My expression of this premise owes much to the ideas of Richard Braithwaite (1955/1970) and Ludwig Wittgenstein (1972), especially the latter’s idea of “regulative beliefs.”

  10. 10.

    I owe this point to Bhikkhu Buddhadasa, but the phraseology is mine, so I cannot attribute it exactly to him. Compare this point with some process philosophers.

  11. 11.

    For related developments in other religions, see inter alia John B. Cobb and David Griffin (1976), C. Robert Mesle (2008), and David Ray Griffin (2020).

  12. 12.

    A contemporary example is the monastery and eco-village of Ven. Prof. Dr. Hansa Dhammahaso at Sisaket. The eco-village is described in Kanchana Horsaengchai’s dissertation in progress at IBSC MCU.

  13. 13.

    Most Venerable Phra Brahmapundit et.al, Common Buddhist Text, p. 258.

  14. 14.

    The four consolations of the Kessamutt Sutta (Kālāma Sutta) are: if there is a heaven and I’m free from enmity and ill will, I will experience it; if there is not a heavenly realm, I will still have been free from enmity and ill will; if bad things happen to people who do bad things since I have no bad intentions then I will be unharmed; if bad things don’t happen to people who do bad things, I will be pure anyway (Bhikkhu Sujato, Kesamuttisutta, p. 65). The text is available at the Kālāmas of Kesamutta suttacentral.net.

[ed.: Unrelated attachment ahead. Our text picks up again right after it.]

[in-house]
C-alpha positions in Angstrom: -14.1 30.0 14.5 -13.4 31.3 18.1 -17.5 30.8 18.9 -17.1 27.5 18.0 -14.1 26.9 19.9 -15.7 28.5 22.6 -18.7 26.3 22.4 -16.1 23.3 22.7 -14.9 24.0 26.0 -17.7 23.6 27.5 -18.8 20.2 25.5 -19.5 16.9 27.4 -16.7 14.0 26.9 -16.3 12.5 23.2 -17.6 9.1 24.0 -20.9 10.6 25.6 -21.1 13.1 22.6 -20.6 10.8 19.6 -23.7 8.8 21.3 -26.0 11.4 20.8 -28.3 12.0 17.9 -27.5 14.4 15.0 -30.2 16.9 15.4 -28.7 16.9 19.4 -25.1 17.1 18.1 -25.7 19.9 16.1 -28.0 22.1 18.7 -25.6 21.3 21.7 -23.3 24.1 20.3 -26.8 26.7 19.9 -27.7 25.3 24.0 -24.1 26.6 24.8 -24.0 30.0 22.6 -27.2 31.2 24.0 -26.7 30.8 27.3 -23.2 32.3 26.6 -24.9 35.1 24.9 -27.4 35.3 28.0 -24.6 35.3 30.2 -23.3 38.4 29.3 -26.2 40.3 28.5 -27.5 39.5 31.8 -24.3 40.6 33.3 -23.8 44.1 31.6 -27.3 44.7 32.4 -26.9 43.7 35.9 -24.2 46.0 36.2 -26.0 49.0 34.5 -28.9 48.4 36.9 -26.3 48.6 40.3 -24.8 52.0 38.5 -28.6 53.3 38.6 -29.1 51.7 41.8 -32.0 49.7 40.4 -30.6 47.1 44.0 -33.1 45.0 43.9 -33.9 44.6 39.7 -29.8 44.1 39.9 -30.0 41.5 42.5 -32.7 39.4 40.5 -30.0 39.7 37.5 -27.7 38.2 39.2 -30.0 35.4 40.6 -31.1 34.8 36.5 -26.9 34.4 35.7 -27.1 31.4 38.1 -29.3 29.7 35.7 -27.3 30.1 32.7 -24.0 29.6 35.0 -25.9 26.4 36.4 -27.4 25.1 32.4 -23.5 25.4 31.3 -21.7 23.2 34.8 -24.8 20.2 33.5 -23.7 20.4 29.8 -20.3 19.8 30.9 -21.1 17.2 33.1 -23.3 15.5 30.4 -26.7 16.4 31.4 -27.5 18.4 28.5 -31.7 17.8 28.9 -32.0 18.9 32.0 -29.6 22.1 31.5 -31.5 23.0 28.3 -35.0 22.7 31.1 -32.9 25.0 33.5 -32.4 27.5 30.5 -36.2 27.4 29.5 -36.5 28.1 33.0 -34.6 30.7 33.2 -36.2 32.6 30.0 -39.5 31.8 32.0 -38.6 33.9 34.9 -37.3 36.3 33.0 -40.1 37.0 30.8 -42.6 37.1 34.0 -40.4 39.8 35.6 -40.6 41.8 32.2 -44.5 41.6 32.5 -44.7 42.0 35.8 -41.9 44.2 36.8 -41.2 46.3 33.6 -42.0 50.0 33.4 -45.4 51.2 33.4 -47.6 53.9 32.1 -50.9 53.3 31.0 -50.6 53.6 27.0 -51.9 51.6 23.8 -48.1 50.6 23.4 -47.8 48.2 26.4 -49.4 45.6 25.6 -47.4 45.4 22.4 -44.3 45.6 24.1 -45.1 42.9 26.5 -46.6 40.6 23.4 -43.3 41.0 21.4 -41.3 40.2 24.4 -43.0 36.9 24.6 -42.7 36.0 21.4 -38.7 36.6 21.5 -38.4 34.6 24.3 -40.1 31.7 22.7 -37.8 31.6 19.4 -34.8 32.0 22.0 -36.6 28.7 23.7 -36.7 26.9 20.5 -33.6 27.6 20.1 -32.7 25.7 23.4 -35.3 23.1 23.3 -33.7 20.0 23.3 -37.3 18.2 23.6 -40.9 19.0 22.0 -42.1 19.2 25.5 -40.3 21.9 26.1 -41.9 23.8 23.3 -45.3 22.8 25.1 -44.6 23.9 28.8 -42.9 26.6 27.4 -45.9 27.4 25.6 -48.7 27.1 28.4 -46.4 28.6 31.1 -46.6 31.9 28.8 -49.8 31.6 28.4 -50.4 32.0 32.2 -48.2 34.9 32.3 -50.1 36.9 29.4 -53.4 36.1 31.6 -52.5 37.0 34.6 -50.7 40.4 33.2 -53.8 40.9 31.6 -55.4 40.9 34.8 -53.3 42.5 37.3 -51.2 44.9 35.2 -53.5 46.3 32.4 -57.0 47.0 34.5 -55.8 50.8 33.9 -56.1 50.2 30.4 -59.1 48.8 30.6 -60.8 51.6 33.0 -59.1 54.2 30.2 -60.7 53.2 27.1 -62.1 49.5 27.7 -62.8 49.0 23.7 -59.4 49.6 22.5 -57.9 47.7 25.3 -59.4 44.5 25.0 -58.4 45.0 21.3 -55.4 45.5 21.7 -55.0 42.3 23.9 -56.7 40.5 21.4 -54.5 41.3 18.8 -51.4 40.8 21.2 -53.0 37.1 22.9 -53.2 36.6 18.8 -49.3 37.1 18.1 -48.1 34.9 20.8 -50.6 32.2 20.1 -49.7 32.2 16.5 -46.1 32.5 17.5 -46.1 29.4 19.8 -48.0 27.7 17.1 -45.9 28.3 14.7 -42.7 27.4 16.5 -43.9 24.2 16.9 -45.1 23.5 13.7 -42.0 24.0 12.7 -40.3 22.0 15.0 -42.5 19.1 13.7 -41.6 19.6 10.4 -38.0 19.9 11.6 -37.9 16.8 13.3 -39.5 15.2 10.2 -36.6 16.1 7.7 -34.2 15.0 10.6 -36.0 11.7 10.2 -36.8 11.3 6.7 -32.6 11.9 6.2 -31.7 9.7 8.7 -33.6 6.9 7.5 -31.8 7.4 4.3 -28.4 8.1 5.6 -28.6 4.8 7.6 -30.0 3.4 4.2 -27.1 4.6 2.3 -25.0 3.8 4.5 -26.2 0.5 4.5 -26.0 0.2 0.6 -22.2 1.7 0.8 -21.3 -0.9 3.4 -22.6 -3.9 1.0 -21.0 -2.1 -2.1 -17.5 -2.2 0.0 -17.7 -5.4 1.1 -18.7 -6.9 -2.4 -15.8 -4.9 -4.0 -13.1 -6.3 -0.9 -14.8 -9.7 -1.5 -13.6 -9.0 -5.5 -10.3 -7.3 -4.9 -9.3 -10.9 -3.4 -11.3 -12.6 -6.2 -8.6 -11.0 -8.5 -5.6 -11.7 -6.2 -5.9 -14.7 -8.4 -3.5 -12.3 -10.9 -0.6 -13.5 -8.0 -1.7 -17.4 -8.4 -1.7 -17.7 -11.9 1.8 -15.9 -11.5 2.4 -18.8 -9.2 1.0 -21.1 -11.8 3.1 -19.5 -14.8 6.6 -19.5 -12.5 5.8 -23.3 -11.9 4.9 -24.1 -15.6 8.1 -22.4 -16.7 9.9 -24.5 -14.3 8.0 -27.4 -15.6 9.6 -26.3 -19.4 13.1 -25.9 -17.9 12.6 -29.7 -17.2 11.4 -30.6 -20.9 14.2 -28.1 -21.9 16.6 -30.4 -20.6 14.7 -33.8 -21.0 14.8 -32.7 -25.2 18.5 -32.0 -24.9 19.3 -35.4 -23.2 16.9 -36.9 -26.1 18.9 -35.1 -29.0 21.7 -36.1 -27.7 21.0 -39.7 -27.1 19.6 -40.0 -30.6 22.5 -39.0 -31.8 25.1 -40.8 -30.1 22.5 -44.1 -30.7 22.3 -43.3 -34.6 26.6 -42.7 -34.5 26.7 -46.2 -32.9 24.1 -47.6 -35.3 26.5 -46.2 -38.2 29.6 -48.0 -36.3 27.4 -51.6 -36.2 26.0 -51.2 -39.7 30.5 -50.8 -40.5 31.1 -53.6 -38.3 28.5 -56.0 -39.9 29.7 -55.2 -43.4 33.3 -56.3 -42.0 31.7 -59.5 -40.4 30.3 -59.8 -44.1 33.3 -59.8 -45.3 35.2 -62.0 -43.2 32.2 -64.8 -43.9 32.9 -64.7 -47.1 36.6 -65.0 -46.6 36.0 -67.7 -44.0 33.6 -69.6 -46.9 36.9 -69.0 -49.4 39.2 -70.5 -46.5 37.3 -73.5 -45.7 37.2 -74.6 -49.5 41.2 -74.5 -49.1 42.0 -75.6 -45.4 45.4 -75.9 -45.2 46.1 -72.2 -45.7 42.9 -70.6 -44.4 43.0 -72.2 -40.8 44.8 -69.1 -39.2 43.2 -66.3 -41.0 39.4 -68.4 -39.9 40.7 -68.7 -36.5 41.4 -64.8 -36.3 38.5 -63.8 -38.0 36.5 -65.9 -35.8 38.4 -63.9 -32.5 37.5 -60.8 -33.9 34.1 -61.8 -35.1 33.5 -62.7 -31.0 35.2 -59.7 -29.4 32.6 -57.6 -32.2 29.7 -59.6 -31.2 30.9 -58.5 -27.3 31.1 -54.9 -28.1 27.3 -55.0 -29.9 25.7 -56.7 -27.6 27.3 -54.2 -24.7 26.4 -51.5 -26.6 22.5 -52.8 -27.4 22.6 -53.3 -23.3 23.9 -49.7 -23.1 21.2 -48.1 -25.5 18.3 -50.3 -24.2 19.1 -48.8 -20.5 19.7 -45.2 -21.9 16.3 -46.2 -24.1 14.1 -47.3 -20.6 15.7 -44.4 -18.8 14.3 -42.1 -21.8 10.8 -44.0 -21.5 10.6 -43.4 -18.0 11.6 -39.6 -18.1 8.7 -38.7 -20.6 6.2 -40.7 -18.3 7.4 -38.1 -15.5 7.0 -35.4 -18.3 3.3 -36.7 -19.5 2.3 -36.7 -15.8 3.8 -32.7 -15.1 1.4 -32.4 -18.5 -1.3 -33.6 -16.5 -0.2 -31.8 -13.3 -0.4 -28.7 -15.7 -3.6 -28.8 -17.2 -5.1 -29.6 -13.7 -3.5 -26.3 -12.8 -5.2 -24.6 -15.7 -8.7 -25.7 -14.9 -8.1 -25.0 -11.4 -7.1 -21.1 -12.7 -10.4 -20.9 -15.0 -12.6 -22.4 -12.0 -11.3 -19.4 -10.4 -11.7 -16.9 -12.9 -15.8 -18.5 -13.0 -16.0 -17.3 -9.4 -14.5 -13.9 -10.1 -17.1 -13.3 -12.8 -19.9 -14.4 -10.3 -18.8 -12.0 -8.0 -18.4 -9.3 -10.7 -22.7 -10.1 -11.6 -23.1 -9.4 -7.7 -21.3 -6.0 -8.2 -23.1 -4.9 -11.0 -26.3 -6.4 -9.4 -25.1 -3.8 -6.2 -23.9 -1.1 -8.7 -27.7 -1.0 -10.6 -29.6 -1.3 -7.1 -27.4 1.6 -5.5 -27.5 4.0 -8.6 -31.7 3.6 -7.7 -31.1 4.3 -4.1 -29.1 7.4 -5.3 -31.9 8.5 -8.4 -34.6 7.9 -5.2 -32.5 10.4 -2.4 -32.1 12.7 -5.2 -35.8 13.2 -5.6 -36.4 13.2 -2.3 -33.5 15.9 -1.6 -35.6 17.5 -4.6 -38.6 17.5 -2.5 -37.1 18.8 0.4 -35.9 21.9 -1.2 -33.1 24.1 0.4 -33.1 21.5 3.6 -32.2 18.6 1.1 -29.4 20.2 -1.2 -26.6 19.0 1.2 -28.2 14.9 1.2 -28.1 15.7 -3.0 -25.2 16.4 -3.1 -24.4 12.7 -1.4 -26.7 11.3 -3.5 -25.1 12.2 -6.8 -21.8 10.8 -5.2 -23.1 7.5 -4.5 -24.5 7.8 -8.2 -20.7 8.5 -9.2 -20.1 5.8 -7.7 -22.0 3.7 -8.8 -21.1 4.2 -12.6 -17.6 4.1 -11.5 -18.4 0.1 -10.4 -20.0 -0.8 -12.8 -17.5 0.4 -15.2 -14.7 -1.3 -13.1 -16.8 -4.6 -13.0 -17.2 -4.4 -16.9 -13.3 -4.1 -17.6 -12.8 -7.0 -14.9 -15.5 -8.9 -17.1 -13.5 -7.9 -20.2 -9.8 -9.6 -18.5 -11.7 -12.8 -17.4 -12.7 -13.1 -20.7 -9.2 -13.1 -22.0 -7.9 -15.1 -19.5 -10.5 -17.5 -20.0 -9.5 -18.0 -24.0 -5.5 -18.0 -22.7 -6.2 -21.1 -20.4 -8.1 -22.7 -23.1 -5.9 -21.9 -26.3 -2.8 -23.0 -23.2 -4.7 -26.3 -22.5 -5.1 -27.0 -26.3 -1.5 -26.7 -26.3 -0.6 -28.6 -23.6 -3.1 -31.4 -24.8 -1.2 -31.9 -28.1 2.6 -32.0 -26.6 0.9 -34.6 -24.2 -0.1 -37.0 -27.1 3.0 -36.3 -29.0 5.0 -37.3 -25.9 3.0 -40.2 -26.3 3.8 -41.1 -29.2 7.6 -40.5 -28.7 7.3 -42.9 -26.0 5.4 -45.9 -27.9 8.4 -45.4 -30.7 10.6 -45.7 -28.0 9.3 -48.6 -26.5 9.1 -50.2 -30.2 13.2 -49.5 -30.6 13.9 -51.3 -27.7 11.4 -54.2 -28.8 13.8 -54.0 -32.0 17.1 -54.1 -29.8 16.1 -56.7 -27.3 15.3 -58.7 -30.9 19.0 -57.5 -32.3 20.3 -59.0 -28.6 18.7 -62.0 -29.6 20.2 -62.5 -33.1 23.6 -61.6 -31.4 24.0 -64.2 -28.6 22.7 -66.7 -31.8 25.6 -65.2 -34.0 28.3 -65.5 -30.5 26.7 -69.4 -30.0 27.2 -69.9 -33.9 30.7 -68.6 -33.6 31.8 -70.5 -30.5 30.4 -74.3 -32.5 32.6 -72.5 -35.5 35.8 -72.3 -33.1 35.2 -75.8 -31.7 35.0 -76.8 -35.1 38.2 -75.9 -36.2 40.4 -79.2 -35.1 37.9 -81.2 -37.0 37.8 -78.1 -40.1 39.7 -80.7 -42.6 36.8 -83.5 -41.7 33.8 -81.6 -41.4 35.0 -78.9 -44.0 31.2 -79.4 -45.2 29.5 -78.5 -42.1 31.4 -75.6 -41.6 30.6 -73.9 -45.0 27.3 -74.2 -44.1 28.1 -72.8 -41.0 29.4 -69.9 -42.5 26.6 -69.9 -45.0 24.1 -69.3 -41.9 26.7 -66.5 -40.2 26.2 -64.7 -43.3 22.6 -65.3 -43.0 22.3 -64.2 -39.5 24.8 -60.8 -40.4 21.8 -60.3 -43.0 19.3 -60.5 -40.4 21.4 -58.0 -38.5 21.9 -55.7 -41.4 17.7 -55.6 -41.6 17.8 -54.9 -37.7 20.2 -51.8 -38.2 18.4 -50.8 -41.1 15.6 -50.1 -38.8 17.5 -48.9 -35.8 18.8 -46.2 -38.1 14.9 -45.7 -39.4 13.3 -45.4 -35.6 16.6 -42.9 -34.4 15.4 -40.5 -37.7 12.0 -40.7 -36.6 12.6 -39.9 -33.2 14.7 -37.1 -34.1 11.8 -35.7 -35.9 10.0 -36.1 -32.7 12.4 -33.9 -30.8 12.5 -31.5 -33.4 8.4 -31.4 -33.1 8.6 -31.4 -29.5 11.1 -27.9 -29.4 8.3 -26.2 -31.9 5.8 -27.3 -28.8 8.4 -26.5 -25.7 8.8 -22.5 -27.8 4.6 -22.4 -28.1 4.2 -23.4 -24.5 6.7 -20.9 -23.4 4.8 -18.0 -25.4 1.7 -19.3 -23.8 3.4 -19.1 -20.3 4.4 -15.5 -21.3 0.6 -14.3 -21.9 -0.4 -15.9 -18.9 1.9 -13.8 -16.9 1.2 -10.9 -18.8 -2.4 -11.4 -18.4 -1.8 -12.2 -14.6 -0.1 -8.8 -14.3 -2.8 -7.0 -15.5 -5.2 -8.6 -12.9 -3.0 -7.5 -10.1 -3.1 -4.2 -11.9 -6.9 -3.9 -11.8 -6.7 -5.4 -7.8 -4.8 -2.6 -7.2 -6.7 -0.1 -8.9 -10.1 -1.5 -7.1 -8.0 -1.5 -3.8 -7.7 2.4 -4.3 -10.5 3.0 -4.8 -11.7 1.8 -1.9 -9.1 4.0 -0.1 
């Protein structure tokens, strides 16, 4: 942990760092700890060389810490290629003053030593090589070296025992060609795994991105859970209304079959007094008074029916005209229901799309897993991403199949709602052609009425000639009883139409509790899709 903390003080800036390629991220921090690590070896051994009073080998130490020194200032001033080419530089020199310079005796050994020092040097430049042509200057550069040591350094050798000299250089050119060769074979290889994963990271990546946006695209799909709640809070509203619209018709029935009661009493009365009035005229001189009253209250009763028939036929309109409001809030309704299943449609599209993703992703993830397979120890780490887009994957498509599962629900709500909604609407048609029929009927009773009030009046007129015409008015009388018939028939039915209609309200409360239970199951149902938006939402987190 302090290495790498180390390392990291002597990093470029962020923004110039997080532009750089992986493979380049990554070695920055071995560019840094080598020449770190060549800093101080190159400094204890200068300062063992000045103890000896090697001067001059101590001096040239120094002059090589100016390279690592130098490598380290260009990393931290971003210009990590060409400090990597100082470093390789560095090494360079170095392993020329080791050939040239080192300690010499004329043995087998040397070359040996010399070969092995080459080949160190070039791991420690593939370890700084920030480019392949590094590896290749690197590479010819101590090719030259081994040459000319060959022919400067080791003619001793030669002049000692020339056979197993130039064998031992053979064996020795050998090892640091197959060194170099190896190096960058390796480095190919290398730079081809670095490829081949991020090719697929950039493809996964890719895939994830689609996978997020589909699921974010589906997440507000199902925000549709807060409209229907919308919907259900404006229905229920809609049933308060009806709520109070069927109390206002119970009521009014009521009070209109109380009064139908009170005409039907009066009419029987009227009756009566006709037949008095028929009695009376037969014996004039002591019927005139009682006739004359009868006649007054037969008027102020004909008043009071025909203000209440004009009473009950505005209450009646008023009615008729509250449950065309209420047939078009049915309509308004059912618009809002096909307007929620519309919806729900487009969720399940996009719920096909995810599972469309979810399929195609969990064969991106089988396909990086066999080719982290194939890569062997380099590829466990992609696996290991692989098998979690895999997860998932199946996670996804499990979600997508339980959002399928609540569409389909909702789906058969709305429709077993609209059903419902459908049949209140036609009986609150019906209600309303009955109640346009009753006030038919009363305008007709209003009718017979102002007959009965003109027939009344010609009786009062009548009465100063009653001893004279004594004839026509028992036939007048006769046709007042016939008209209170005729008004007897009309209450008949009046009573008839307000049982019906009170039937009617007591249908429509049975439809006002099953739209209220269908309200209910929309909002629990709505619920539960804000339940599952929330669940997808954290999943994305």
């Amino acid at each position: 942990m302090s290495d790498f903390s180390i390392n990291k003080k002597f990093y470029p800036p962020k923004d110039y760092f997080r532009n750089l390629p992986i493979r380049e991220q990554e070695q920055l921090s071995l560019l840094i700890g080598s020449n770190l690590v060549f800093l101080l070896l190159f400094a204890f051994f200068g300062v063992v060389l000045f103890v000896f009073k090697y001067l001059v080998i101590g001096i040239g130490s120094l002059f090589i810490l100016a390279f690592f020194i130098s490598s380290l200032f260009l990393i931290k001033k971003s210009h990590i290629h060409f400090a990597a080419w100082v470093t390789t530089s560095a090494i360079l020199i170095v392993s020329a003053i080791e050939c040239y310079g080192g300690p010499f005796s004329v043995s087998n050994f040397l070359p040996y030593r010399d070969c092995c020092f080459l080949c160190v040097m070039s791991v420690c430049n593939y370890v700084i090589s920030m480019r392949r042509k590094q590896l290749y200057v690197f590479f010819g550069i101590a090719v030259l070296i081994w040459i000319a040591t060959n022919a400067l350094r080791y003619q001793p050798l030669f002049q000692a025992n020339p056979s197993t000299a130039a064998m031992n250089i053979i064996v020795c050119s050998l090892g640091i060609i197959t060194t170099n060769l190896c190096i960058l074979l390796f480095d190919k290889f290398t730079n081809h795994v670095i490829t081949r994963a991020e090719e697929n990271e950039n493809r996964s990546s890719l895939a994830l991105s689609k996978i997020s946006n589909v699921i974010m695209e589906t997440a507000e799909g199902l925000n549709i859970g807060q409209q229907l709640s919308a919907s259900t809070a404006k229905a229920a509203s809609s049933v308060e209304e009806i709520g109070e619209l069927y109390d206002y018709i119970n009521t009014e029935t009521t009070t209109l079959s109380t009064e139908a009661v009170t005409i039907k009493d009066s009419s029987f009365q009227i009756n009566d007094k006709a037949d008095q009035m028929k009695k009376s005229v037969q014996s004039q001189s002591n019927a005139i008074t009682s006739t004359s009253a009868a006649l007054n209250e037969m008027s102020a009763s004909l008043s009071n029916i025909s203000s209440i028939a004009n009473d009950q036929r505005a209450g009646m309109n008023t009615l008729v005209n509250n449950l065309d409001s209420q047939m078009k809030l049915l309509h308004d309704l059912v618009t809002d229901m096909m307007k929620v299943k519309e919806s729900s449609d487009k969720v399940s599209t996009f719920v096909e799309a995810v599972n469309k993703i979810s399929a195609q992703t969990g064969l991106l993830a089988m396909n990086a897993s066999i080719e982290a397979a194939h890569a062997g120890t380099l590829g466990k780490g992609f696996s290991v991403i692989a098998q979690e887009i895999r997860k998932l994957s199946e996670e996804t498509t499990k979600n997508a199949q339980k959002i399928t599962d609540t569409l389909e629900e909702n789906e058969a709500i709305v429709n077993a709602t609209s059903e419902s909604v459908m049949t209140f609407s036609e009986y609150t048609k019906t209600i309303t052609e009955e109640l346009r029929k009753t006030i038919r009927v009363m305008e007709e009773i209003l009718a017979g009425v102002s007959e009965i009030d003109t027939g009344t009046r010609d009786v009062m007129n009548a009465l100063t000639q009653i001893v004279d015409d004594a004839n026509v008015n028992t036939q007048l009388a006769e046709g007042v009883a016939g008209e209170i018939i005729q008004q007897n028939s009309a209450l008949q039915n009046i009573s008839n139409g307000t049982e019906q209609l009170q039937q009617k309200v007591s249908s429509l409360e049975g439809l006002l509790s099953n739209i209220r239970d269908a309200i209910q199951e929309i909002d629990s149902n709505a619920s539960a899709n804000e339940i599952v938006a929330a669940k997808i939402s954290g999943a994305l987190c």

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Appendix

Appendix

Let us see what the MCU expert translation team of international scholars says about karma and rebirth. Using the recently published Common Buddhist Text: Guidance and Insight from the Buddha (Ayutthaya: Mahaculalongkornrajavidyalaya University Press, 2017 and 2018), it is easily possible to choose a topic, for example, karma and rebirth, and sketch the outlines of the Buddha’s with exact textual references from the Pali, and I now summarize.Footnote 13

In Theravada Buddhism, there is samsara, a cycle of rebirths, but it is without a known beginning. It follows that there is, on this view, no evidence of a first beginning initiated by a monotheistic substance called “God” (Tinakattha Sutta of Samyutta Nikaya II.178). The reality of rebirth and karma is understood in Theravada Buddhism as independent of sacrifices and gifts, unlike in ancient Hindu rituals. It is an error to deny a future life, how one is reborn depends on one’s conduct, and awakened ones directly know and see this (Apannaka Sutta of Majjhima Nikaya I.402).

Buddhists think that believing in rebirth and karma is a safe bet, as stated in the third part of the Kālāma Sutta. This last one is a very important and well-known sutta, but it is not one that people typically study deeply and completely: part one is about being self-reliant, part two is about paying attention to the words of the wise ones, viz., the intellectuals (viññū), and the third part is the probabilistic argument to the effect that believing in rebirth and karma is a safe bet (Kesaputta or Kālāma Sutta of Anguttara Nikaya I.192).Footnote 14 Another sutta says that there are five main rebirth realms: purgatory, animal, hungry ghosts, human, or the gods or devas (Nibbedhika Sutta of Anguttara Nikaya III.415). As Buddhism developed, there came to be a sixth realm, the Titans.